Eskom to spend $23.5bn on new plants
South African power utility Eskom is not under pressure to tap international markets to help fund its R340-billion ($23.5-billion) five-year expansion plan, its chief executive said on Tuesday.
State-owned Eskom is building new plants and transmission lines to augment a power grid that nearly collapsed in 2008 and was forced to implement load shedding, early last year that dented economic growth.
“Our funding for last year is complete and most of the funding for this year is done,” Eskom CEO Brian Molefe told reporters.
“We never issue less than benchmark which is anything above $500-million, so it can be $750-million or $1-billion.”
He said the timing would depend on market conditions, adding that the successful pricing of a 10-year dollar bond by the National Treasury in April was a good sign.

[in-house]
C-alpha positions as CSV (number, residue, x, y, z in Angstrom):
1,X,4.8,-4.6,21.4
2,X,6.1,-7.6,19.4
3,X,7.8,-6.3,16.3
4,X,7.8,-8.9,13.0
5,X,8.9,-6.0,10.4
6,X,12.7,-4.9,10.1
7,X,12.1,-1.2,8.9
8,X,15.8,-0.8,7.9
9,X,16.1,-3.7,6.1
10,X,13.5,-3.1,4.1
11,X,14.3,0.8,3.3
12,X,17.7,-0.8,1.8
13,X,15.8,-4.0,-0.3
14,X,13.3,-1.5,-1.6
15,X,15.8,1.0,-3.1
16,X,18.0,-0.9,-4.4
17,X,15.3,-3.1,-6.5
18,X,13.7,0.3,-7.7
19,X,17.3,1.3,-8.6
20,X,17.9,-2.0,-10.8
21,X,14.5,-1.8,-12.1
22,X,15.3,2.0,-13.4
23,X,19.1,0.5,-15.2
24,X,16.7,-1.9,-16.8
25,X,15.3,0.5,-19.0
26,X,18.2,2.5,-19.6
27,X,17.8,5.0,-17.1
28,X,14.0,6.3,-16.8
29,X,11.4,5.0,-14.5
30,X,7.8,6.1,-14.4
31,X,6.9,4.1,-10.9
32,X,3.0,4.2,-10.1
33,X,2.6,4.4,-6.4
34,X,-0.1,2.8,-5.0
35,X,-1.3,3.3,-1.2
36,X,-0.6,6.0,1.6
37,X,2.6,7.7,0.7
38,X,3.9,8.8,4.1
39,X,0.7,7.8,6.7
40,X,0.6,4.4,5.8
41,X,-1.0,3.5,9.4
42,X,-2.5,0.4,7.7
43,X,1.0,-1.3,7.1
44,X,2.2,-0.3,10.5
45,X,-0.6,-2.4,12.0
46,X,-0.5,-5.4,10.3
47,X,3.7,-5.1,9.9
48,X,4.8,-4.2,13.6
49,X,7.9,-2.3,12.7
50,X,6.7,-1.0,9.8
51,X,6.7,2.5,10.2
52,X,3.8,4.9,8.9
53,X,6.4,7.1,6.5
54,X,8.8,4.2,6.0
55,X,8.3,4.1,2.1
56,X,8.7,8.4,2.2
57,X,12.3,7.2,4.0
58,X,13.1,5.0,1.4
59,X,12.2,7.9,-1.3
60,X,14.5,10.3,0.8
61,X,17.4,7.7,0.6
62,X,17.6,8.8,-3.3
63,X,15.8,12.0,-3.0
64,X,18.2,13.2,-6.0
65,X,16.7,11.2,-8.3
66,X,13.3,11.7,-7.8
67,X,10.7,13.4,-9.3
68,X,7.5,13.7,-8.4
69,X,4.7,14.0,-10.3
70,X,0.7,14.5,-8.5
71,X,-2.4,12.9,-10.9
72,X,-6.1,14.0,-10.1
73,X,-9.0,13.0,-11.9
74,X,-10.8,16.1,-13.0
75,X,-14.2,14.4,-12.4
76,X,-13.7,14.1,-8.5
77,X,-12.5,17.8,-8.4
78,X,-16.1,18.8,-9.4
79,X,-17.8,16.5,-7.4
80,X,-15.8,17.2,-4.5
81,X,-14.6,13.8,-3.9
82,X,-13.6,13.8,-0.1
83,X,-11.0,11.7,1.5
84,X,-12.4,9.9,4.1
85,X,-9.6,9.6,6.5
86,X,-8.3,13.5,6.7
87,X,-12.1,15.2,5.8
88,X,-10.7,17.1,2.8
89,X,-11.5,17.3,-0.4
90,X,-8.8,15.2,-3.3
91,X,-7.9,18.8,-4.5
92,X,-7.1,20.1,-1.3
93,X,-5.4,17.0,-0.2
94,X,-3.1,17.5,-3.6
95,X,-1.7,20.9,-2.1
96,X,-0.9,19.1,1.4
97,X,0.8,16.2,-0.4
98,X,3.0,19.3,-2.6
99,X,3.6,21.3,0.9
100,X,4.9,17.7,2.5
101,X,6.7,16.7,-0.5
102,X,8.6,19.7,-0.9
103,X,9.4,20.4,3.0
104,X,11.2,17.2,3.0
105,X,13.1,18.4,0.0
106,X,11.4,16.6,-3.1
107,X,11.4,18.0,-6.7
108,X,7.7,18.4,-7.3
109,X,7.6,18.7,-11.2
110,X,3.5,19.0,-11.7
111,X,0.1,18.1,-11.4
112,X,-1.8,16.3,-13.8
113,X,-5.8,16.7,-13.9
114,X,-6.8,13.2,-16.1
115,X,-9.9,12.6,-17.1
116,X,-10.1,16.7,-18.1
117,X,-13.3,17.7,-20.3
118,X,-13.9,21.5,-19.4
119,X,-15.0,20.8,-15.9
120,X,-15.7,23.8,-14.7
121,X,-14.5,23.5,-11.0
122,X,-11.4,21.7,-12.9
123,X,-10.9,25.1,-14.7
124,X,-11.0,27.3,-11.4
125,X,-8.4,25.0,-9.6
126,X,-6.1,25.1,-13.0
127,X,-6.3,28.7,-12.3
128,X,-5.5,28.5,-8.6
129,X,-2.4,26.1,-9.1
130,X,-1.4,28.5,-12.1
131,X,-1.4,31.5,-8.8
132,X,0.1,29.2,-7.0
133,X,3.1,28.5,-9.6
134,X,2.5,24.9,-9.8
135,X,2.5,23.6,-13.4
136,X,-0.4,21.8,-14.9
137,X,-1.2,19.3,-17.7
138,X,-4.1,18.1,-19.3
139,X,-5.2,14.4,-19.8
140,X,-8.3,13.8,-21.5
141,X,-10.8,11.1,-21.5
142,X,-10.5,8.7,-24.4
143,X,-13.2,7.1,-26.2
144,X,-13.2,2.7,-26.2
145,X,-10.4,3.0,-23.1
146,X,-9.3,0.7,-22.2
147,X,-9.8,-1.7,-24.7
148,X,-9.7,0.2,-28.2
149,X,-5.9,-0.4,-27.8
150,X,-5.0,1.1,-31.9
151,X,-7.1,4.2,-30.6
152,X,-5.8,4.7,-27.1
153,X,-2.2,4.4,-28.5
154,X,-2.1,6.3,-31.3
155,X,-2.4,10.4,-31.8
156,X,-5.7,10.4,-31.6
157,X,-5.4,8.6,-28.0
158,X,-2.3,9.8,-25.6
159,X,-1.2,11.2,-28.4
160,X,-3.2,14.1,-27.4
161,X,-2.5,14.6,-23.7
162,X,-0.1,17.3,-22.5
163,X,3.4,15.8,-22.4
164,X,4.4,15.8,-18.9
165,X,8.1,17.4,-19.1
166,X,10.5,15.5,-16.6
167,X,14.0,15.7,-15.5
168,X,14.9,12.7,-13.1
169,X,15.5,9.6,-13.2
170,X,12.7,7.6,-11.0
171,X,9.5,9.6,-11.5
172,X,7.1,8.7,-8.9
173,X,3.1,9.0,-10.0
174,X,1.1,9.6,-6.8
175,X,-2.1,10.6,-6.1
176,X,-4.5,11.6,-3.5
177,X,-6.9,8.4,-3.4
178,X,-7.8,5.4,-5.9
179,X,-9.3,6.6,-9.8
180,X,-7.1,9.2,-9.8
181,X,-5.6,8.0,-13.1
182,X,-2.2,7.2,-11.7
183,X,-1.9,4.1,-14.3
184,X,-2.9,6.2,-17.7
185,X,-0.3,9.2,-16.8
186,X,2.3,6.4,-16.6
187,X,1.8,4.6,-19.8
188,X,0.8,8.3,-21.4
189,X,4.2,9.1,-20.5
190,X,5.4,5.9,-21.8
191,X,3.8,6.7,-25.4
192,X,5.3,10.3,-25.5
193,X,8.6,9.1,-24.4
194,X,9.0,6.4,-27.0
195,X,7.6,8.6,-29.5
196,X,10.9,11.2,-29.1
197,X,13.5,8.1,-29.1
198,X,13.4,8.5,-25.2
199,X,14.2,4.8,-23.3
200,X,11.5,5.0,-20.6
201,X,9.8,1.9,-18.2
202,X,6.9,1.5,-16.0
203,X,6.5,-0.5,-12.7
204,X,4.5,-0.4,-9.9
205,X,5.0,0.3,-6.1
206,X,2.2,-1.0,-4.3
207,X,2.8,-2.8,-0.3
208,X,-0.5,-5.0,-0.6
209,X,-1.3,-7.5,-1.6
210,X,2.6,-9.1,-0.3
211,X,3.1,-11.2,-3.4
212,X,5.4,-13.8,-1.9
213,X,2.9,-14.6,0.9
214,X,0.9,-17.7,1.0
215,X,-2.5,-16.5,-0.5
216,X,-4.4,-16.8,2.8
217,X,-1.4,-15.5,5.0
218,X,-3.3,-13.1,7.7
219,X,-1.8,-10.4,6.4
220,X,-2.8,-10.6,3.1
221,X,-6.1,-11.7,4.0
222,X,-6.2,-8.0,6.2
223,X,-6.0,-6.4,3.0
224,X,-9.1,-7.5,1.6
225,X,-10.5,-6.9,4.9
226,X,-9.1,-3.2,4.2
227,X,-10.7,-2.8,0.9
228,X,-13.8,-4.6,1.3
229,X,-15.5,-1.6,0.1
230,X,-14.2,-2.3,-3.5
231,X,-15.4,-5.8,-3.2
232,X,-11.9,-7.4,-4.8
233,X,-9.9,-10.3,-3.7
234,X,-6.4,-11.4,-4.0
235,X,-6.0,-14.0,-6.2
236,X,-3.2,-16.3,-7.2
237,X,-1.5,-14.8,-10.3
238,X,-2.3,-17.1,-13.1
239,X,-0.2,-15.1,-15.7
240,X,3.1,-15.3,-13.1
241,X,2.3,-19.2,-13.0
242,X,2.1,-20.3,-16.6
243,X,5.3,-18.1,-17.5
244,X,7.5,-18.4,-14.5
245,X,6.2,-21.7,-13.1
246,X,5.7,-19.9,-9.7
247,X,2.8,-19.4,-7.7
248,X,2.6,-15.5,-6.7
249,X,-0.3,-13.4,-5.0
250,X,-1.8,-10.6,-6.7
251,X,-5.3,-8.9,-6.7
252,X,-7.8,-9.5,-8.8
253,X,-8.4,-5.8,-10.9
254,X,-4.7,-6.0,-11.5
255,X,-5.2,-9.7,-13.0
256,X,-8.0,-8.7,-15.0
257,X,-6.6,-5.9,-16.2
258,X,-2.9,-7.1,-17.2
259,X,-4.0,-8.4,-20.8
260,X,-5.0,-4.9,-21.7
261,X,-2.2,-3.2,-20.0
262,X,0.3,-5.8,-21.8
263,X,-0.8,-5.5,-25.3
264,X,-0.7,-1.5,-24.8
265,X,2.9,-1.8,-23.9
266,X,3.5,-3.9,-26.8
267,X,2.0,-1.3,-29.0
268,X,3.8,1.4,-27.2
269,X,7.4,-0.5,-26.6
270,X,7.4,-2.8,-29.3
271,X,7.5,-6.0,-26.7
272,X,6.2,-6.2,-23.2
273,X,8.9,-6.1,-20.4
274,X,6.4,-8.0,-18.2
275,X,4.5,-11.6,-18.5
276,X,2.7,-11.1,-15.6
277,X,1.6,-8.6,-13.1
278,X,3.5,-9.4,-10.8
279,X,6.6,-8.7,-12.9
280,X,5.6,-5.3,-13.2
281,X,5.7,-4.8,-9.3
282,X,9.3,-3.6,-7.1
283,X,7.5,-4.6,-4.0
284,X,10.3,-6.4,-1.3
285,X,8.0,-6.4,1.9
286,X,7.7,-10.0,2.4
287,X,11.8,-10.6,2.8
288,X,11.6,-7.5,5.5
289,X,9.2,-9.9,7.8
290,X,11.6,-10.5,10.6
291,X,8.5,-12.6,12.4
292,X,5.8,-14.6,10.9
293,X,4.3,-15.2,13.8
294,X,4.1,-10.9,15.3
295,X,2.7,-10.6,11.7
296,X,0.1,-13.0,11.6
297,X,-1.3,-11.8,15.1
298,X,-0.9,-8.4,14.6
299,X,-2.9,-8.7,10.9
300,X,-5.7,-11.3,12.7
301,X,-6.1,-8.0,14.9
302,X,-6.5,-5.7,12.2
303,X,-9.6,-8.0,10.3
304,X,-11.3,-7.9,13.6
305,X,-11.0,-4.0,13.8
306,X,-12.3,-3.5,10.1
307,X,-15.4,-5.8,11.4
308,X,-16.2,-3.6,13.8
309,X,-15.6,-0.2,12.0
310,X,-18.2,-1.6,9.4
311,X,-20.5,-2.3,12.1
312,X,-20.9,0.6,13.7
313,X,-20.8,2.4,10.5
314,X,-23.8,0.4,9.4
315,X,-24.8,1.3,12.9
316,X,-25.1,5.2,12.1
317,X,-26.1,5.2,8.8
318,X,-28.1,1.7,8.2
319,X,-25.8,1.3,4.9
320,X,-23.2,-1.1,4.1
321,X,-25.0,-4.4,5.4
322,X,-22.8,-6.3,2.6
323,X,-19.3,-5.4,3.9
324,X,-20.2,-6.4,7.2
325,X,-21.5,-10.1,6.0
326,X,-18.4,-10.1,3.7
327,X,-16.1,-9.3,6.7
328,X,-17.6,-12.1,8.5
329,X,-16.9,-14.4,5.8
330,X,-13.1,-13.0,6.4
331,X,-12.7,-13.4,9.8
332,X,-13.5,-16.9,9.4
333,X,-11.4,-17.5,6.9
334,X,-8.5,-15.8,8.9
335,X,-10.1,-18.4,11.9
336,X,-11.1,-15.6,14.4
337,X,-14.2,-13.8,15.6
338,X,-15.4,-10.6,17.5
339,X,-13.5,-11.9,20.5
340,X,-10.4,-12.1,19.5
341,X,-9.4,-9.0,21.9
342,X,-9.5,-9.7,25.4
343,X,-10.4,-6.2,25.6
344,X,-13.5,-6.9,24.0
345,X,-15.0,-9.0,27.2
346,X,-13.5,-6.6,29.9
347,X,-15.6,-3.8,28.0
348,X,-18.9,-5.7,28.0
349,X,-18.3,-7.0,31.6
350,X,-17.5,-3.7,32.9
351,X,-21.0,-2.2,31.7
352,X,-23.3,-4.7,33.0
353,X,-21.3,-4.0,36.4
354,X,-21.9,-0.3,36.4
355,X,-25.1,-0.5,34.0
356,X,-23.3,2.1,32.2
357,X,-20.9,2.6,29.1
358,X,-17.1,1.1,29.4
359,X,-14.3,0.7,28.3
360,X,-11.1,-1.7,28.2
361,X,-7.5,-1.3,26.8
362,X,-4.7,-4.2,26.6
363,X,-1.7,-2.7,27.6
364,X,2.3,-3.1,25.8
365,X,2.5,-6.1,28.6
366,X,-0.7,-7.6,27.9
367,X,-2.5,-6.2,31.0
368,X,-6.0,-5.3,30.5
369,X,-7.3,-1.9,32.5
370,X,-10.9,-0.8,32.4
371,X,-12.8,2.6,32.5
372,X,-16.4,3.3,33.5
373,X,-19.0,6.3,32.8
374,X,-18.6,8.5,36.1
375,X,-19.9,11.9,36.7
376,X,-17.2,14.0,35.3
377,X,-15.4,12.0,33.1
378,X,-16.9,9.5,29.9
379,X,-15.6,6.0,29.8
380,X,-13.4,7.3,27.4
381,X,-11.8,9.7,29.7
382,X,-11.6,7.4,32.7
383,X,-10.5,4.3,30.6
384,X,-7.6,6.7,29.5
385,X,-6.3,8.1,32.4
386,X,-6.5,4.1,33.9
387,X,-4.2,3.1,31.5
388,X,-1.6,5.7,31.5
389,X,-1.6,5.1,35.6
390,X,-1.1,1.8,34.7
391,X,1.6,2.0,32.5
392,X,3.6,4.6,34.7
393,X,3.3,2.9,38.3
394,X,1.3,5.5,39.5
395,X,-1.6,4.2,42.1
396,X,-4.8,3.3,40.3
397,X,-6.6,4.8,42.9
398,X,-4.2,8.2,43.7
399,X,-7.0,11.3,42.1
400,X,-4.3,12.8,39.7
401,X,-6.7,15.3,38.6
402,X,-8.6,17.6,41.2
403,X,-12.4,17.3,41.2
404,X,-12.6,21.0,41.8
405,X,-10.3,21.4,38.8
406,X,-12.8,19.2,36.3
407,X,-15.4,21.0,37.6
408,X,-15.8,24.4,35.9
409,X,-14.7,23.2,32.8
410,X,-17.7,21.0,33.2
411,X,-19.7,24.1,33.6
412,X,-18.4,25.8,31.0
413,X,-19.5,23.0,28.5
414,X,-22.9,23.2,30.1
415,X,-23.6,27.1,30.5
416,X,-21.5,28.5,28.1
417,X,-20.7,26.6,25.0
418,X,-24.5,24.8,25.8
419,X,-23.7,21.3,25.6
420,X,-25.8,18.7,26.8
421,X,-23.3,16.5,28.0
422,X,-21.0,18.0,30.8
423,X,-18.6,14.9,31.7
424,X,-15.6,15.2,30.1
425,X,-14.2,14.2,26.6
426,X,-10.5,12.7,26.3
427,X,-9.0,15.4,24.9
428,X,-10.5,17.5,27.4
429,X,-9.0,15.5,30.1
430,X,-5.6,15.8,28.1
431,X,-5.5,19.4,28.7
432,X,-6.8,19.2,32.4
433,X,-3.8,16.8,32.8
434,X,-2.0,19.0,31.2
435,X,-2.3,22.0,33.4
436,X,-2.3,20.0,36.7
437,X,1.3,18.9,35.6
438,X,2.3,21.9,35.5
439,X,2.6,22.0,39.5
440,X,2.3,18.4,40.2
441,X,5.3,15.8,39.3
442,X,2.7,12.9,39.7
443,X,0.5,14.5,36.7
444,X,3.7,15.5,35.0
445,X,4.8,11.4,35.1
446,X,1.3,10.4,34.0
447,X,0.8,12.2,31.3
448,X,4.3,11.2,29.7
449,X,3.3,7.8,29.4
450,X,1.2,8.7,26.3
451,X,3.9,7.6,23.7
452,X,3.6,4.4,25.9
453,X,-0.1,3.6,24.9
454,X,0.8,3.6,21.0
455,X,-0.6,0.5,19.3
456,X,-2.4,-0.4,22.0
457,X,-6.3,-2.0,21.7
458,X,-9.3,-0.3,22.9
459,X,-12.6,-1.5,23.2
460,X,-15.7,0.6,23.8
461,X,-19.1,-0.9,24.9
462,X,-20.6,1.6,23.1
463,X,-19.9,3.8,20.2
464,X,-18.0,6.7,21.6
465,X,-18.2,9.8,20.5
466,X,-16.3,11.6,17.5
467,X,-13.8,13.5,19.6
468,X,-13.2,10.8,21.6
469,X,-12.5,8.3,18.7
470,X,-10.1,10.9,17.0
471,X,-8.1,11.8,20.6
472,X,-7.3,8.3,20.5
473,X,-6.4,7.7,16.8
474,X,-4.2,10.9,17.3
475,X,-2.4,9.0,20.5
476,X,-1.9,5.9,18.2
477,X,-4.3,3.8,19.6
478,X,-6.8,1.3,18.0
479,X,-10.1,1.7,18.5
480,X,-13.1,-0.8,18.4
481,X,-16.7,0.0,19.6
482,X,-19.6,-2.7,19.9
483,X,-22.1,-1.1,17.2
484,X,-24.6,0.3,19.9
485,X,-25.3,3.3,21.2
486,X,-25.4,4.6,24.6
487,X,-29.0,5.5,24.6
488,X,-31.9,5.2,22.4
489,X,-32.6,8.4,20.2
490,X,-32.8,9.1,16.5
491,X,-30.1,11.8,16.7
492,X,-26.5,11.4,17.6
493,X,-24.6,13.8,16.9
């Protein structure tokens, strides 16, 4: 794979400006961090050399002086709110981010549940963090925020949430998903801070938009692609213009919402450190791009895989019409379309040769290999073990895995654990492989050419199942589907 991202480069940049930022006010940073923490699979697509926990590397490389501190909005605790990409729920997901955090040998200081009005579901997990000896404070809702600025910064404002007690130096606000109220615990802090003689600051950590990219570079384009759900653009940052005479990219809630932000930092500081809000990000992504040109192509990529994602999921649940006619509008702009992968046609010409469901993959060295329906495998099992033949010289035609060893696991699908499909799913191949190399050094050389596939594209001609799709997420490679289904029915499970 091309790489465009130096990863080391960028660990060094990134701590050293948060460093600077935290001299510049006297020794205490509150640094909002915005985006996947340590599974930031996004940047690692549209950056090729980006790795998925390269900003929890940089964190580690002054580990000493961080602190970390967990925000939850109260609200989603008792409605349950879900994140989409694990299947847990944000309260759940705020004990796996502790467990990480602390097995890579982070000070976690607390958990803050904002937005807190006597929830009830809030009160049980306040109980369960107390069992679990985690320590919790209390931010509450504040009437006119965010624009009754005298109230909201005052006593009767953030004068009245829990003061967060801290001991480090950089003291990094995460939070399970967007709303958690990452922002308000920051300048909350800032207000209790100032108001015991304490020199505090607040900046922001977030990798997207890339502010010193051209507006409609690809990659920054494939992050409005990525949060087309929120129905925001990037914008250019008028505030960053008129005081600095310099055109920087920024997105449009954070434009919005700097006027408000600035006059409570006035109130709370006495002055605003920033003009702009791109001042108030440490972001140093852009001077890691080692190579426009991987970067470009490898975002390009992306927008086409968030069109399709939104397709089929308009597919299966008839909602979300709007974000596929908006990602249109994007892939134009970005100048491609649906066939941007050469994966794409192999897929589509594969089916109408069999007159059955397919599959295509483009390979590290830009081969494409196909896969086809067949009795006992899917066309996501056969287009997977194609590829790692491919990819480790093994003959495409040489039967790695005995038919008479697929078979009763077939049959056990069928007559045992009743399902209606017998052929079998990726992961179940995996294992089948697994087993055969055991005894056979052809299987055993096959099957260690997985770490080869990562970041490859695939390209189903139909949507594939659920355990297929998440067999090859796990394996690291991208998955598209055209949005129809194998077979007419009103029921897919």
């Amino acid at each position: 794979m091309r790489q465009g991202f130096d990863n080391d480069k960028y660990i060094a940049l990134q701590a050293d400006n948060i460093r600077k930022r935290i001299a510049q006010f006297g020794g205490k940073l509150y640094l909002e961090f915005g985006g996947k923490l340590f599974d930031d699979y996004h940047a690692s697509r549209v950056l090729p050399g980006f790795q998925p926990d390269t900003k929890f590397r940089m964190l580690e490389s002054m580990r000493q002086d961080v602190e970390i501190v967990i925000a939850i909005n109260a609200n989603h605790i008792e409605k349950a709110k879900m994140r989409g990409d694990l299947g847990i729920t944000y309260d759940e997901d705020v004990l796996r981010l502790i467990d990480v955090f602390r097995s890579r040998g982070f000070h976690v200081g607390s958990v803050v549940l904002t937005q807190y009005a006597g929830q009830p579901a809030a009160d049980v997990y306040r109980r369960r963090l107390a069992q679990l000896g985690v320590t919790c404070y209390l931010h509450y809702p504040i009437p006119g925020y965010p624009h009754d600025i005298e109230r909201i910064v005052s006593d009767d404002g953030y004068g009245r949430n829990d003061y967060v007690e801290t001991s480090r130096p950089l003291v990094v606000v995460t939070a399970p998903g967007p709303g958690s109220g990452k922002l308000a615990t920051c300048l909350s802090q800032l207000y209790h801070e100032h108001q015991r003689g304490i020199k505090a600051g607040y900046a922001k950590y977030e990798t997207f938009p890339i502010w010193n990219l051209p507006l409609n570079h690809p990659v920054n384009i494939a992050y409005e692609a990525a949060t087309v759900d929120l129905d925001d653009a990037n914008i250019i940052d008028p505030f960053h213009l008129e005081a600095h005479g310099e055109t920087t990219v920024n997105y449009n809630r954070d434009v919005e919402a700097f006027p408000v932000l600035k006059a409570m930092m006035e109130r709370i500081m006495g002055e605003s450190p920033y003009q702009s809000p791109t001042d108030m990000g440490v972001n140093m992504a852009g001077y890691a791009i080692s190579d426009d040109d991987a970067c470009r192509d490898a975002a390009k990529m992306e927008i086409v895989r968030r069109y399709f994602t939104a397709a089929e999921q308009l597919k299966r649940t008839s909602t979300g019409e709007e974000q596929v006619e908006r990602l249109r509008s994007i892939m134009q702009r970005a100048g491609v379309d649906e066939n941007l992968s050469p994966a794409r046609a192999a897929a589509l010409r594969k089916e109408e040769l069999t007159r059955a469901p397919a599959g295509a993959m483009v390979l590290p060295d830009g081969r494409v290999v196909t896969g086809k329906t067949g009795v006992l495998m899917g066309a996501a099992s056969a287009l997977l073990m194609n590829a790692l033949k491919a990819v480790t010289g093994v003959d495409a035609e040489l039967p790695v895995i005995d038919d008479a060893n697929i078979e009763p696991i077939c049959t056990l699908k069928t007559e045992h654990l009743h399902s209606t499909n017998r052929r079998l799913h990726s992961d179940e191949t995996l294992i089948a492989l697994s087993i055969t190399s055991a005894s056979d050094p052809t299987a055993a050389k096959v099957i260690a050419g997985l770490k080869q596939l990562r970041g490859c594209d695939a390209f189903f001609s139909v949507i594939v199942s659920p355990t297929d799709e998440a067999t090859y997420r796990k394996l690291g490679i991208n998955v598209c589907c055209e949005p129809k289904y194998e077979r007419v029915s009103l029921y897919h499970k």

Eskom is building three new power plants and expects to add 5 620 megawatts (MW) to the network by 2018.
Minister Lynne Brown told parliament that power supply had stabilised, adding that “for the longest of time South Africans have had their lights on and load shedding has become a distant memory”.
Brown said the rest of Africa was a key growth area, with Eskom eyeing new business opportunities this financial year in the Democratic Republic of Congo, Mozambique and Uganda.
“Eskom coal costs have been growing above inflation levels,” she said, adding that she hoped the cost could come down.